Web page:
By Katya Adler
BBC correspondent in Madrid
Spain holds an election in three weeks' time. Opinion polls show that many Spaniards are still undecided as to how they will vote.
Politicians up and down the country are on the campaign trail.
The government is criticised for not changing a biased media law
That and information in the Spanish media should help people make up their minds.
Yet there are nagging doubts at home and abroad.
The International Federation of Journalists has criticised the lack of impartiality in the Spanish press.
In Spain, a number of writers, academics, singers, journalists and actors have set up a platform to lament the absence of open political debate.
There are those who blame this on Spain's relatively young democracy.
The Spanish constitution was signed only 25 years ago, on the back of 40 years of fascist dictatorship under Francisco Franco.
"The Spanish press is filled with silences," freelance journalist Emilio Silva said.
"So often when I'm out to lunch with another journalist, they say to me 'Oh I wish I could write this report or that report,' but they can't because they are subject to unofficial political censures.
"This is a left-over of dictatorship."
Yet a visit to one of Madrid's numerous newspaper stands will show you that choice is not the problem.
There are countless newspapers, magazines and also private radio and television stations.
The problem for many Spaniards though is that each one has a distinct political bias.
This, of course, is common the world over in the privately-owned media but Spain's public broadcaster, too, has come under fire.
Last month, the Parliamentary Assembly of the Council of Europe cited Spain's public radio and television channels as an example of "news manipulation".
At Television Espanola itself, over half the employees formed an independent Advisory Council, in the face of what they describe as "the growing manipulation which is seriously undermining the credibility of the public channel and its workers".
The roots of the problem lie in Spanish law.
Maria Pilar, a professor of media law at Madrid University explains that according to a law passed in 1980 to regulate the public broadcaster, Spanish radio and television cannot be anything but politicised.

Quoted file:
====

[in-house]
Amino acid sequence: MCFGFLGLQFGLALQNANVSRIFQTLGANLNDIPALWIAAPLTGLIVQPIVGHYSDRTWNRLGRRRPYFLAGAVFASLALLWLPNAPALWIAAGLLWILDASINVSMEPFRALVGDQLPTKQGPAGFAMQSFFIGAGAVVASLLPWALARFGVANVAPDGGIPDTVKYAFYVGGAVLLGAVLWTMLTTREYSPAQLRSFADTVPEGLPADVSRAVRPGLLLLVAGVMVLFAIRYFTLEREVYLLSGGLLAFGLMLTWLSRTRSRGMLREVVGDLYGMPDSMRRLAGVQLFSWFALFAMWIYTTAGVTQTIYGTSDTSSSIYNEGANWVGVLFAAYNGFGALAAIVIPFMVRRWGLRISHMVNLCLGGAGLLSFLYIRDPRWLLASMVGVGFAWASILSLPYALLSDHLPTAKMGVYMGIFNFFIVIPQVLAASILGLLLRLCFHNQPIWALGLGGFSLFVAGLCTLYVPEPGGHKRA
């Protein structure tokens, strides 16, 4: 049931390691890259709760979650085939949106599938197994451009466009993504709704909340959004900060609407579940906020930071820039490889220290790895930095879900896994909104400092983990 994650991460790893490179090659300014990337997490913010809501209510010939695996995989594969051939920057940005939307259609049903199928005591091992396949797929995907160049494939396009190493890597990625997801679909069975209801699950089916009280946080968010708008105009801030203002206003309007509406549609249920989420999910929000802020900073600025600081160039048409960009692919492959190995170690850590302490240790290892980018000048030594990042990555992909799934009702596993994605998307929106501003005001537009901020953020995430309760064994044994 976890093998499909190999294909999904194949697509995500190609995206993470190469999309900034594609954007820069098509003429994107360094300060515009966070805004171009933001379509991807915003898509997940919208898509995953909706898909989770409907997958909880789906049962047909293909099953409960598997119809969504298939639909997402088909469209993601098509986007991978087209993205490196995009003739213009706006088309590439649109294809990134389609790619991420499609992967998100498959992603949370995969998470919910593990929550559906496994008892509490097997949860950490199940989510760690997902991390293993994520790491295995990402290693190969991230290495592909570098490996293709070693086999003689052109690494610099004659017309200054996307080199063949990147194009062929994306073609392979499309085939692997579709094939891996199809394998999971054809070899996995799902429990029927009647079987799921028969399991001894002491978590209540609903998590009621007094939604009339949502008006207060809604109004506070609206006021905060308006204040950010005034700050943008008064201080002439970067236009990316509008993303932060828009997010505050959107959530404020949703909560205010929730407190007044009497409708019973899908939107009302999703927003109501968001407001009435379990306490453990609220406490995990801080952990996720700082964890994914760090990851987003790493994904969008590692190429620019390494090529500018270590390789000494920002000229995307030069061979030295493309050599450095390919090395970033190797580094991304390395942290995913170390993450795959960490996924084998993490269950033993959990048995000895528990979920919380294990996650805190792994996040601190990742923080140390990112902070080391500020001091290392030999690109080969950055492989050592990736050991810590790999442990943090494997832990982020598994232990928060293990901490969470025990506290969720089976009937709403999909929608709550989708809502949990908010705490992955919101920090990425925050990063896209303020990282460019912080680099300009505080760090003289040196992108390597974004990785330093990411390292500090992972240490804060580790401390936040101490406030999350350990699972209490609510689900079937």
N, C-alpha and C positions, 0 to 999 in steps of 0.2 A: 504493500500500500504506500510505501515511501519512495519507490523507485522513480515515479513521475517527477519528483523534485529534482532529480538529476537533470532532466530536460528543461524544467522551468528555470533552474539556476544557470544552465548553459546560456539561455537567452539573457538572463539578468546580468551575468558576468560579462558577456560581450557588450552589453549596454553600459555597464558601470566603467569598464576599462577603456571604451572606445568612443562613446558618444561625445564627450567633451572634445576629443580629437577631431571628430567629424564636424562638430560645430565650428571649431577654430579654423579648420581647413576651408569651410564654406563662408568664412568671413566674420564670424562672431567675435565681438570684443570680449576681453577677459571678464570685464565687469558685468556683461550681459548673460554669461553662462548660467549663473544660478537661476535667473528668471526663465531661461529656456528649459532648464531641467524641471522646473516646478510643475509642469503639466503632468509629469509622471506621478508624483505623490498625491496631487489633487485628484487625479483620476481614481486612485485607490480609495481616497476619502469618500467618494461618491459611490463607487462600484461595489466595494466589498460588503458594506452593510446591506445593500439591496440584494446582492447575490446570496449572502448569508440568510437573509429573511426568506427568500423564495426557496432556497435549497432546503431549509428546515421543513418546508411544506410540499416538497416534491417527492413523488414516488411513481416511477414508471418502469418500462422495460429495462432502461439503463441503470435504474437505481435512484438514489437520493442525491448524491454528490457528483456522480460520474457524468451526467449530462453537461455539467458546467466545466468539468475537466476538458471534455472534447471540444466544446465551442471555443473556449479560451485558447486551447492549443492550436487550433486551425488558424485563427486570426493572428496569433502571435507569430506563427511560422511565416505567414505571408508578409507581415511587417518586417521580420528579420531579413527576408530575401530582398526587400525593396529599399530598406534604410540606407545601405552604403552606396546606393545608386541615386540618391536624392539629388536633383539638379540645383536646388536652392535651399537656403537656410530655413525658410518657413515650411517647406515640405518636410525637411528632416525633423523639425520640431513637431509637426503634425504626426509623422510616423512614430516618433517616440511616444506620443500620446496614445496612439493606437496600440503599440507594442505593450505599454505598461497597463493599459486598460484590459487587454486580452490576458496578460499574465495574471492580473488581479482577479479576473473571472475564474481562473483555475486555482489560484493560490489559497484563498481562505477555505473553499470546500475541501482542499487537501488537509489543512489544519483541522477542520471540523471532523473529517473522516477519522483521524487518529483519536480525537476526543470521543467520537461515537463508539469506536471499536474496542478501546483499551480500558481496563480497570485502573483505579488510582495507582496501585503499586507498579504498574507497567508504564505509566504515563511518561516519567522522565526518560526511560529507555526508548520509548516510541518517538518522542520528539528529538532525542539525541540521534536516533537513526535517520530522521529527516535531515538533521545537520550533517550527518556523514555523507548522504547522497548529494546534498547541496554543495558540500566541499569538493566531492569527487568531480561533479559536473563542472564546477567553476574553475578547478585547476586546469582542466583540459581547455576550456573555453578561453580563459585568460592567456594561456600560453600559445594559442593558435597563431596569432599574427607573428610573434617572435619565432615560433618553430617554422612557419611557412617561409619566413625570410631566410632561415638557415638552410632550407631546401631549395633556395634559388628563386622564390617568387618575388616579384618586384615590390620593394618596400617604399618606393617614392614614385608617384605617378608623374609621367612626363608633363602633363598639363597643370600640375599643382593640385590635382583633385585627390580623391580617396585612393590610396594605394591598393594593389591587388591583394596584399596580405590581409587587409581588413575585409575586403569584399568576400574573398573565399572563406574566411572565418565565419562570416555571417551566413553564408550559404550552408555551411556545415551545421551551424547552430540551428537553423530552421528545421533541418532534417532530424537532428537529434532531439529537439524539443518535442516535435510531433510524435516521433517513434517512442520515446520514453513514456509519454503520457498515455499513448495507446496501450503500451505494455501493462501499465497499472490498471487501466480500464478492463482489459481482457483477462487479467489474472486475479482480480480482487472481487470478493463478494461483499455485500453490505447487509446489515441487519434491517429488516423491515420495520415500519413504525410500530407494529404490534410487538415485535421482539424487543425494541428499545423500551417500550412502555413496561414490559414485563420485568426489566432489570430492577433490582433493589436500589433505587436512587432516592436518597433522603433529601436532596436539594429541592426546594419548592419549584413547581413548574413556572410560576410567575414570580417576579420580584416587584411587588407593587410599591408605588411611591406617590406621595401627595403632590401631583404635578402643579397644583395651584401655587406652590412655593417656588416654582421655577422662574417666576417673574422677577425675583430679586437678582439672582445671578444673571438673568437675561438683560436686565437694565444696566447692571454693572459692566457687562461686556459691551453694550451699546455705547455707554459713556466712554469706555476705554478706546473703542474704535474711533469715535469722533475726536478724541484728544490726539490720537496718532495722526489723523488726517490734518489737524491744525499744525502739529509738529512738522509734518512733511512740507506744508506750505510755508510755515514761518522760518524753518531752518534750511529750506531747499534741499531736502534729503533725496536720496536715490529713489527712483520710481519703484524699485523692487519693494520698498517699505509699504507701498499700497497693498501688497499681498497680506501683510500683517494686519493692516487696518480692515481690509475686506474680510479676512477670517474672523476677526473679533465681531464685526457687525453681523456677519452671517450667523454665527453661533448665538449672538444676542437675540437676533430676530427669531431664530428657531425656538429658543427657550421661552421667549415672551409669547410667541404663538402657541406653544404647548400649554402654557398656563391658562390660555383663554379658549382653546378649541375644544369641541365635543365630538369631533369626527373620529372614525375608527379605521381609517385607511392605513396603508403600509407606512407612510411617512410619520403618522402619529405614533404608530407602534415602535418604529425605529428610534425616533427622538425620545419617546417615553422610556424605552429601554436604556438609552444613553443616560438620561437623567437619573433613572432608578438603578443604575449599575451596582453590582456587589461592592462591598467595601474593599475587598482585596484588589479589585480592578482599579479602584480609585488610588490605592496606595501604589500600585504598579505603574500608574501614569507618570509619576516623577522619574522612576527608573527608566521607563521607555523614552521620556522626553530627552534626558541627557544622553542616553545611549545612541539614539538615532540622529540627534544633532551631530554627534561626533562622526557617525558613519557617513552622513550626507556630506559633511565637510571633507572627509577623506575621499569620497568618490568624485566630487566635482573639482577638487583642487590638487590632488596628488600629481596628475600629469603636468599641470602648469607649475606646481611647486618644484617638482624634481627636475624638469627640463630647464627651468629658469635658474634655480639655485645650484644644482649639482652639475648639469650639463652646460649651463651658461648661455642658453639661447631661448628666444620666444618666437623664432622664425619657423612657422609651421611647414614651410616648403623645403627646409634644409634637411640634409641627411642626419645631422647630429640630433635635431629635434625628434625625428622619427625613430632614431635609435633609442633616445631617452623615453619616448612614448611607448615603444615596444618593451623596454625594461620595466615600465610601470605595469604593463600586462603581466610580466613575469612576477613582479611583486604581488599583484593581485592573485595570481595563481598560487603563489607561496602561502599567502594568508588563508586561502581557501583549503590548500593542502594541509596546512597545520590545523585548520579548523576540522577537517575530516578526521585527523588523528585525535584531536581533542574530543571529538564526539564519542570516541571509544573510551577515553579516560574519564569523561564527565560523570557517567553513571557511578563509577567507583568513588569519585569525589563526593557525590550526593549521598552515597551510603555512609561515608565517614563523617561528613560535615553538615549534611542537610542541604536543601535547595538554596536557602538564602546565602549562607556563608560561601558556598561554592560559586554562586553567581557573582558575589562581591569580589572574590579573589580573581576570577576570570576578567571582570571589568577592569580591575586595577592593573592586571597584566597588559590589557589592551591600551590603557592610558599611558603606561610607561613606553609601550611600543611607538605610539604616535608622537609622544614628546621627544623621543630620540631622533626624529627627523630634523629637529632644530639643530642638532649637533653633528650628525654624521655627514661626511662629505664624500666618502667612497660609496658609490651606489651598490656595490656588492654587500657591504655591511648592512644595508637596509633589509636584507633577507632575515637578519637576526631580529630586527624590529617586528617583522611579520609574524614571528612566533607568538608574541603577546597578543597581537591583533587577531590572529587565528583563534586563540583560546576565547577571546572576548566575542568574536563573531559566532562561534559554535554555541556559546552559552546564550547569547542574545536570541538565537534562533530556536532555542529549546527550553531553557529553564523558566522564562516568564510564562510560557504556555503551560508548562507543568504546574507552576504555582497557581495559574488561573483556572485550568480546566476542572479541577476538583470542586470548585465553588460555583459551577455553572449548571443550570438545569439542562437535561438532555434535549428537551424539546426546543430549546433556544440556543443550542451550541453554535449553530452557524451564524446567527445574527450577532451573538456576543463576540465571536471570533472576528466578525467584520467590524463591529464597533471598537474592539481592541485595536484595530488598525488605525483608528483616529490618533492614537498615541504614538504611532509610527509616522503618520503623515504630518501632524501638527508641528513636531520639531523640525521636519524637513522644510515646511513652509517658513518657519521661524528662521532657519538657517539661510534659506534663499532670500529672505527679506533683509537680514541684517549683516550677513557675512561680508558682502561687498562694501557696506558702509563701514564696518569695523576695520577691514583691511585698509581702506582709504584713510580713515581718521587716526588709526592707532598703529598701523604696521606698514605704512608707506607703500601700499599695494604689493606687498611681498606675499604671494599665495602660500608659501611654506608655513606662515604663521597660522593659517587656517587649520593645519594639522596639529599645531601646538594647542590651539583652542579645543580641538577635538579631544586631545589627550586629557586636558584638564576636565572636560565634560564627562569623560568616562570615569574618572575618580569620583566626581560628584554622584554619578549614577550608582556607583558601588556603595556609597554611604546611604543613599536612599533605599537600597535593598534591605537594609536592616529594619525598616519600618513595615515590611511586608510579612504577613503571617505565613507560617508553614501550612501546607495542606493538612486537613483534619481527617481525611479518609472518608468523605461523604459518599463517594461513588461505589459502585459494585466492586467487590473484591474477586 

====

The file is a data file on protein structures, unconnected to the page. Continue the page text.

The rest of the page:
"Every time there is a general election in Spain, the new prime minister appoints the head of the public broadcaster," she said.
"The committee elected to help them in their job is then also newly formed to represent proportionately the size of each political party in parliament.
"How can Spanish public television and radio not be politicised with this law?
"Of course the opposition parties always say they'll change it .. but when they get in to government, it is no longer in their interest to do so."
Public TV is accused of censoring criticism from soldiers' families
Gustavo de Aristegui is a member of parliament for the conservative Popular Party in government.
The Popular Party flatly denies wielding any untoward influence in the media.
But I put it to Mr Aristegui that, according to the 1980 law, any government that holds an absolute majority in parliament, like this one, must therefore also have absolute influence over the public broadcaster.
"That is preposterous!" came the reply.
"Of course the director general of the news output at Television Espanola has political opinions, we all do, but he is doing his best in his job and it is insulting to the professional integrity of the workers at TVE to suggest they are being controlled by the government."
But Curra Ripolles, an employee at Television Espanola, says she has personal as well as professional experience of government influence at the public broadcaster.
In May last year, her brother was one of 62 Spanish peacekeepers killed on their way home from Afghanistan when their plane crashed over Turkey.
The flight had been chartered by the Spanish government and the families of those who died accused the government of having taken a cheap rather than safe option.
They said the plane was not technically sound.
"TVE would not broadcast our complaints, though," Ms Ripolles said.
"It just kept broadcasting the government line that the pilot was to blame for the crash.
"This put me in a weird situation, fighting the organisation that pays my wages."
Many Spaniards say they are missing a more balanced view, a neutral voice from the public broadcaster.
A recent public opinion poll, for example, showed that 75% of Spaniards want a televised, live head-to-head debate between the two main contenders for the general election.
They want to judge the leaders of the Spanish Socialist Party and the conservative Partido Popular for themselves.
It looks unlikely to happen.